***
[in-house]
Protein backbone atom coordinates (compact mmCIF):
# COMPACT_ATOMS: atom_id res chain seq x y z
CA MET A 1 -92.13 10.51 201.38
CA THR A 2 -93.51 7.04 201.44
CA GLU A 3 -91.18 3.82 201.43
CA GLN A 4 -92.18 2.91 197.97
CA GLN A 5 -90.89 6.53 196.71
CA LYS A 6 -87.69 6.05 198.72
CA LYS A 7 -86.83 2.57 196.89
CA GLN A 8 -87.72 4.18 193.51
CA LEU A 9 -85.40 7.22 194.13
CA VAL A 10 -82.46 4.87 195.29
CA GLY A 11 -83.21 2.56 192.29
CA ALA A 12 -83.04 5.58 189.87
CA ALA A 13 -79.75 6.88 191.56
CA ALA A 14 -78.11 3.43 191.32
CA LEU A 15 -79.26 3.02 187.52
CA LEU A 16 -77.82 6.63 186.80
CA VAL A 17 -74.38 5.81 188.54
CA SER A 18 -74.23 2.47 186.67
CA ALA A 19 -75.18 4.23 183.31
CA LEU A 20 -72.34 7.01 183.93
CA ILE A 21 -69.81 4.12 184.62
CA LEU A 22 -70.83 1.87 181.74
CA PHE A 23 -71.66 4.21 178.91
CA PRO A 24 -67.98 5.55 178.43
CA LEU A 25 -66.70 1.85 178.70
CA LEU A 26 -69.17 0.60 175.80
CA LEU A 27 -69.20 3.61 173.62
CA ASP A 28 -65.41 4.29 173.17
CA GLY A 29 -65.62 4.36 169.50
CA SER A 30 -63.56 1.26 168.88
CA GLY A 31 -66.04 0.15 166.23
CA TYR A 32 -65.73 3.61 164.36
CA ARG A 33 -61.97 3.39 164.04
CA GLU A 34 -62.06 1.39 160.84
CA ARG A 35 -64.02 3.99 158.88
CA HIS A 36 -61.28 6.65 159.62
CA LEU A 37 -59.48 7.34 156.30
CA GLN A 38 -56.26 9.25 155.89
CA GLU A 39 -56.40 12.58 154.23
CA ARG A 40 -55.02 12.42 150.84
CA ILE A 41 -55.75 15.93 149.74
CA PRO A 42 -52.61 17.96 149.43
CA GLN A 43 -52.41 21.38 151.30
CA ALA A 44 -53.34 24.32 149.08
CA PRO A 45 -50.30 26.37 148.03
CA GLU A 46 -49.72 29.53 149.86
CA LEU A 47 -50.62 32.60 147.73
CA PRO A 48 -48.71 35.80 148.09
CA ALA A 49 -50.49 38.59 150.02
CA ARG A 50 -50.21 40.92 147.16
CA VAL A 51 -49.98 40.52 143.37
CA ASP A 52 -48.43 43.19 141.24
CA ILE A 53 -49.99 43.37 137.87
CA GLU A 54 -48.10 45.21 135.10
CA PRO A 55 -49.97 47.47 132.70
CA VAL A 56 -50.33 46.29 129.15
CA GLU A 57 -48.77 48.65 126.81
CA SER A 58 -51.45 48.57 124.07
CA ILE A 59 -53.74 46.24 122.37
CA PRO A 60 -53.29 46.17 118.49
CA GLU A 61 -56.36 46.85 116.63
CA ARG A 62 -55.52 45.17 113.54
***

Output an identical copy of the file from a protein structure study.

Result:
[in-house]
Protein backbone atom coordinates (compact mmCIF):
# COMPACT_ATOMS: atom_id res chain seq x y z
CA MET A 1 -92.13 10.51 201.38
CA THR A 2 -93.51 7.04 201.44
CA GLU A 3 -91.18 3.82 201.43
CA GLN A 4 -92.18 2.91 197.97
CA GLN A 5 -90.89 6.53 196.71
CA LYS A 6 -87.69 6.05 198.72
CA LYS A 7 -86.83 2.57 196.89
CA GLN A 8 -87.72 4.18 193.51
CA LEU A 9 -85.40 7.22 194.13
CA VAL A 10 -82.46 4.87 195.29
CA GLY A 11 -83.21 2.56 192.29
CA ALA A 12 -83.04 5.58 189.87
CA ALA A 13 -79.75 6.88 191.56
CA ALA A 14 -78.11 3.43 191.32
CA LEU A 15 -79.26 3.02 187.52
CA LEU A 16 -77.82 6.63 186.80
CA VAL A 17 -74.38 5.81 188.54
CA SER A 18 -74.23 2.47 186.67
CA ALA A 19 -75.18 4.23 183.31
CA LEU A 20 -72.34 7.01 183.93
CA ILE A 21 -69.81 4.12 184.62
CA LEU A 22 -70.83 1.87 181.74
CA PHE A 23 -71.66 4.21 178.91
CA PRO A 24 -67.98 5.55 178.43
CA LEU A 25 -66.70 1.85 178.70
CA LEU A 26 -69.17 0.60 175.80
CA LEU A 27 -69.20 3.61 173.62
CA ASP A 28 -65.41 4.29 173.17
CA GLY A 29 -65.62 4.36 169.50
CA SER A 30 -63.56 1.26 168.88
CA GLY A 31 -66.04 0.15 166.23
CA TYR A 32 -65.73 3.61 164.36
CA ARG A 33 -61.97 3.39 164.04
CA GLU A 34 -62.06 1.39 160.84
CA ARG A 35 -64.02 3.99 158.88
CA HIS A 36 -61.28 6.65 159.62
CA LEU A 37 -59.48 7.34 156.30
CA GLN A 38 -56.26 9.25 155.89
CA GLU A 39 -56.40 12.58 154.23
CA ARG A 40 -55.02 12.42 150.84
CA ILE A 41 -55.75 15.93 149.74
CA PRO A 42 -52.61 17.96 149.43
CA GLN A 43 -52.41 21.38 151.30
CA ALA A 44 -53.34 24.32 149.08
CA PRO A 45 -50.30 26.37 148.03
CA GLU A 46 -49.72 29.53 149.86
CA LEU A 47 -50.62 32.60 147.73
CA PRO A 48 -48.71 35.80 148.09
CA ALA A 49 -50.49 38.59 150.02
CA ARG A 50 -50.21 40.92 147.16
CA VAL A 51 -49.98 40.52 143.37
CA ASP A 52 -48.43 43.19 141.24
CA ILE A 53 -49.99 43.37 137.87
CA GLU A 54 -48.10 45.21 135.10
CA PRO A 55 -49.97 47.47 132.70
CA VAL A 56 -50.33 46.29 129.15
CA GLU A 57 -48.77 48.65 126.81
CA SER A 58 -51.45 48.57 124.07
CA ILE A 59 -53.74 46.24 122.37
CA PRO A 60 -53.29 46.17 118.49
CA GLU A 61 -56.36 46.85 116.63
CA ARG A 62 -55.52 45.17 113.54